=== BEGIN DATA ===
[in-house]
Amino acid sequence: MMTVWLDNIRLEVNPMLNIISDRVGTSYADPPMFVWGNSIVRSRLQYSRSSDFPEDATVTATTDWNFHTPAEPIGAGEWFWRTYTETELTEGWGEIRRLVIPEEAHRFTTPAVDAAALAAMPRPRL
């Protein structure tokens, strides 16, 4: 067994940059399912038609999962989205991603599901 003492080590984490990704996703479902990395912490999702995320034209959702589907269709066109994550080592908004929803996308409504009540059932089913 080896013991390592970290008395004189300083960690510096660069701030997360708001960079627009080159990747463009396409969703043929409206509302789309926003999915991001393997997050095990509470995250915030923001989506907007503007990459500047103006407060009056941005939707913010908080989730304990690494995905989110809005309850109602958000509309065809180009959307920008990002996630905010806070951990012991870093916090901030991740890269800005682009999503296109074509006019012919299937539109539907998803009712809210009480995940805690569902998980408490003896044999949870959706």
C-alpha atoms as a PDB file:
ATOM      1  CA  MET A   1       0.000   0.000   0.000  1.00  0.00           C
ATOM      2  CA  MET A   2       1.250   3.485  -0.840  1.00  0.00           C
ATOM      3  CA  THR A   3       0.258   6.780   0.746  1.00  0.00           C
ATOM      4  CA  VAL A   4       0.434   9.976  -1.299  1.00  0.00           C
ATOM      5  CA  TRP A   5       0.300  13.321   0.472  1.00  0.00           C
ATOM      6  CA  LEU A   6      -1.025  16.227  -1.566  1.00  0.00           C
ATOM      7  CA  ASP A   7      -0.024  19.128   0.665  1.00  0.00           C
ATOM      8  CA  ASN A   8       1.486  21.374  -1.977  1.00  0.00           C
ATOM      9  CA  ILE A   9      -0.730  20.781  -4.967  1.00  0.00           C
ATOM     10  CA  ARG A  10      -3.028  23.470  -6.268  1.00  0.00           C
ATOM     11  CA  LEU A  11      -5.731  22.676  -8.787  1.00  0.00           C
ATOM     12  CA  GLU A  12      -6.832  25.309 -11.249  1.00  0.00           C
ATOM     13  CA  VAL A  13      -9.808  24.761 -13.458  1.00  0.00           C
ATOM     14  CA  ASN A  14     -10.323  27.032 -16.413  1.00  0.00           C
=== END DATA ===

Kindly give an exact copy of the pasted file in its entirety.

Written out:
[in-house]
Amino acid sequence: MMTVWLDNIRLEVNPMLNIISDRVGTSYADPPMFVWGNSIVRSRLQYSRSSDFPEDATVTATTDWNFHTPAEPIGAGEWFWRTYTETELTEGWGEIRRLVIPEEAHRFTTPAVDAAALAAMPRPRL
């Protein structure tokens, strides 16, 4: 067994940059399912038609999962989205991603599901 003492080590984490990704996703479902990395912490999702995320034209959702589907269709066109994550080592908004929803996308409504009540059932089913 080896013991390592970290008395004189300083960690510096660069701030997360708001960079627009080159990747463009396409969703043929409206509302789309926003999915991001393997997050095990509470995250915030923001989506907007503007990459500047103006407060009056941005939707913010908080989730304990690494995905989110809005309850109602958000509309065809180009959307920008990002996630905010806070951990012991870093916090901030991740890269800005682009999503296109074509006019012919299937539109539907998803009712809210009480995940805690569902998980408490003896044999949870959706």
C-alpha atoms as a PDB file:
ATOM      1  CA  MET A   1       0.000   0.000   0.000  1.00  0.00           C
ATOM      2  CA  MET A   2       1.250   3.485  -0.840  1.00  0.00           C
ATOM      3  CA  THR A   3       0.258   6.780   0.746  1.00  0.00           C
ATOM      4  CA  VAL A   4       0.434   9.976  -1.299  1.00  0.00           C
ATOM      5  CA  TRP A   5       0.300  13.321   0.472  1.00  0.00           C
ATOM      6  CA  LEU A   6      -1.025  16.227  -1.566  1.00  0.00           C
ATOM      7  CA  ASP A   7      -0.024  19.128   0.665  1.00  0.00           C
ATOM      8  CA  ASN A   8       1.486  21.374  -1.977  1.00  0.00           C
ATOM      9  CA  ILE A   9      -0.730  20.781  -4.967  1.00  0.00           C
ATOM     10  CA  ARG A  10      -3.028  23.470  -6.268  1.00  0.00           C
ATOM     11  CA  LEU A  11      -5.731  22.676  -8.787  1.00  0.00           C
ATOM     12  CA  GLU A  12      -6.832  25.309 -11.249  1.00  0.00           C
ATOM     13  CA  VAL A  13      -9.808  24.761 -13.458  1.00  0.00           C
ATOM     14  CA  ASN A  14     -10.323  27.032 -16.413  1.00  0.00           C